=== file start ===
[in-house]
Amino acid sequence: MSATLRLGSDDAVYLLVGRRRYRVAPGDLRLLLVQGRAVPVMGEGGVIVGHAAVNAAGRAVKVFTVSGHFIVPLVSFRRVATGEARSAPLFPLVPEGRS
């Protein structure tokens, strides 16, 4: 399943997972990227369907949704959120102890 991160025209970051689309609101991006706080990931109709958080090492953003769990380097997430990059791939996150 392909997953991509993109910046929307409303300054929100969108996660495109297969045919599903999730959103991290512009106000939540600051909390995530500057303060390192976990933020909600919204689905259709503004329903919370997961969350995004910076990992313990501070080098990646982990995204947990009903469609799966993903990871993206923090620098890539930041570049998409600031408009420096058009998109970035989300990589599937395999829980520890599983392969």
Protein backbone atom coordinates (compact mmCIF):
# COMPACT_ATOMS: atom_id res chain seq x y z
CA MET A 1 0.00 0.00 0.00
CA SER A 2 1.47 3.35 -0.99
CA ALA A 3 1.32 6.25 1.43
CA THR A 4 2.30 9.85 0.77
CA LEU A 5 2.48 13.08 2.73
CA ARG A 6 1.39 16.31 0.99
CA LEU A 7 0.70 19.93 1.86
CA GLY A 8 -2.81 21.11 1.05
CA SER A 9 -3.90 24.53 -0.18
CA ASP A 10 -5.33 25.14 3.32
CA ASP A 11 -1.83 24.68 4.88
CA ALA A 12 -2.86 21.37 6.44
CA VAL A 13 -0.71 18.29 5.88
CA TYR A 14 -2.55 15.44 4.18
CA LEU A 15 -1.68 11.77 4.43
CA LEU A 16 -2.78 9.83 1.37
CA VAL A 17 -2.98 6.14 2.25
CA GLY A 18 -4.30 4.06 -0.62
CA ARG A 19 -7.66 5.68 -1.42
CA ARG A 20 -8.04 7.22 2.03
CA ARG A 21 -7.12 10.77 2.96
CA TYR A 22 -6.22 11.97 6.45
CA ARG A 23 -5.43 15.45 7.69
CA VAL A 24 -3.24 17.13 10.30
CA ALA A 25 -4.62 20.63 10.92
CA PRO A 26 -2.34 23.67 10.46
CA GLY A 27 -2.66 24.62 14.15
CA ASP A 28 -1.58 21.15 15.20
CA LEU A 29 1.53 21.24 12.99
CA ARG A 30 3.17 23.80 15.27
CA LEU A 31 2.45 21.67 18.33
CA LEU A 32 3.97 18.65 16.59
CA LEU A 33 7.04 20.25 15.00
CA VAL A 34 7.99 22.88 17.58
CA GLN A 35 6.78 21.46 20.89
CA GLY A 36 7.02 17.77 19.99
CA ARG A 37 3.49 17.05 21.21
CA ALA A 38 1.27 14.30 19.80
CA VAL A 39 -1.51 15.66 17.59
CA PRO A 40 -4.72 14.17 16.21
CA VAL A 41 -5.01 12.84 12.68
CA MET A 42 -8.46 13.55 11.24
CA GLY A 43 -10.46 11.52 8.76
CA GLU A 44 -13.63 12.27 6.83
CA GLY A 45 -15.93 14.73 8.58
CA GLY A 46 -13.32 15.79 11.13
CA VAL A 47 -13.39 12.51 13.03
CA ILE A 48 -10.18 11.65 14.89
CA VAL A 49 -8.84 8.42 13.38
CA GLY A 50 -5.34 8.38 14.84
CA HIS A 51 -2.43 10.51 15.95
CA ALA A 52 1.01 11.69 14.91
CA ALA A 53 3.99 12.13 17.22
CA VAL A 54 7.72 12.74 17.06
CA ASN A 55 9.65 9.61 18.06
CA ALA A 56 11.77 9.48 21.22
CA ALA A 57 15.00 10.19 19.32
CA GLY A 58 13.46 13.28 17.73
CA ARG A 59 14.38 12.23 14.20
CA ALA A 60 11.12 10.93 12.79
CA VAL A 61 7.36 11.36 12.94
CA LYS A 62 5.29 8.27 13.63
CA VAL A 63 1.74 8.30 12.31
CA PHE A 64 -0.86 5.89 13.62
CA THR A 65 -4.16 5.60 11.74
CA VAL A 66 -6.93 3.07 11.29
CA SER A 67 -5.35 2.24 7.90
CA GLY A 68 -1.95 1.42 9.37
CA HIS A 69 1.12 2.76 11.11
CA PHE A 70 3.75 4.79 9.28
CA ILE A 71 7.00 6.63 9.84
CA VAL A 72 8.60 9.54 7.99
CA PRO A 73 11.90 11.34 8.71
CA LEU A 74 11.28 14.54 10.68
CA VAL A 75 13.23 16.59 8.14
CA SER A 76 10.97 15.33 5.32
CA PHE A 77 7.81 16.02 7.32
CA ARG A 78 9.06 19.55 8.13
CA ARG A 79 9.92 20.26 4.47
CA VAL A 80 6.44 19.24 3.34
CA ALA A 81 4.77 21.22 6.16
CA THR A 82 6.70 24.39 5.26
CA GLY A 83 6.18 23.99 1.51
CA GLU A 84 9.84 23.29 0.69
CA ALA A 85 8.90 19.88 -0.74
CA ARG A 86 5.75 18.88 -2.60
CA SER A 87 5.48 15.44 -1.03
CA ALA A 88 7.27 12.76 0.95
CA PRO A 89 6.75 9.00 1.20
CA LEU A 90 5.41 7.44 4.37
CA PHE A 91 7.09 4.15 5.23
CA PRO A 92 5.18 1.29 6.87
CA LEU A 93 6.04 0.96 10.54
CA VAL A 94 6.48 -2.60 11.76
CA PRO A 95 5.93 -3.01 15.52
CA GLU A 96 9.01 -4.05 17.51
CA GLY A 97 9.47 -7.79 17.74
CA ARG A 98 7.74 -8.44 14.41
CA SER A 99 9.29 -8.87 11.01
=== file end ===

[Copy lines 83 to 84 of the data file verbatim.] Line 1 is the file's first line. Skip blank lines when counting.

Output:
CA ARG A 78 9.06 19.55 8.13
CA ARG A 79 9.92 20.26 4.47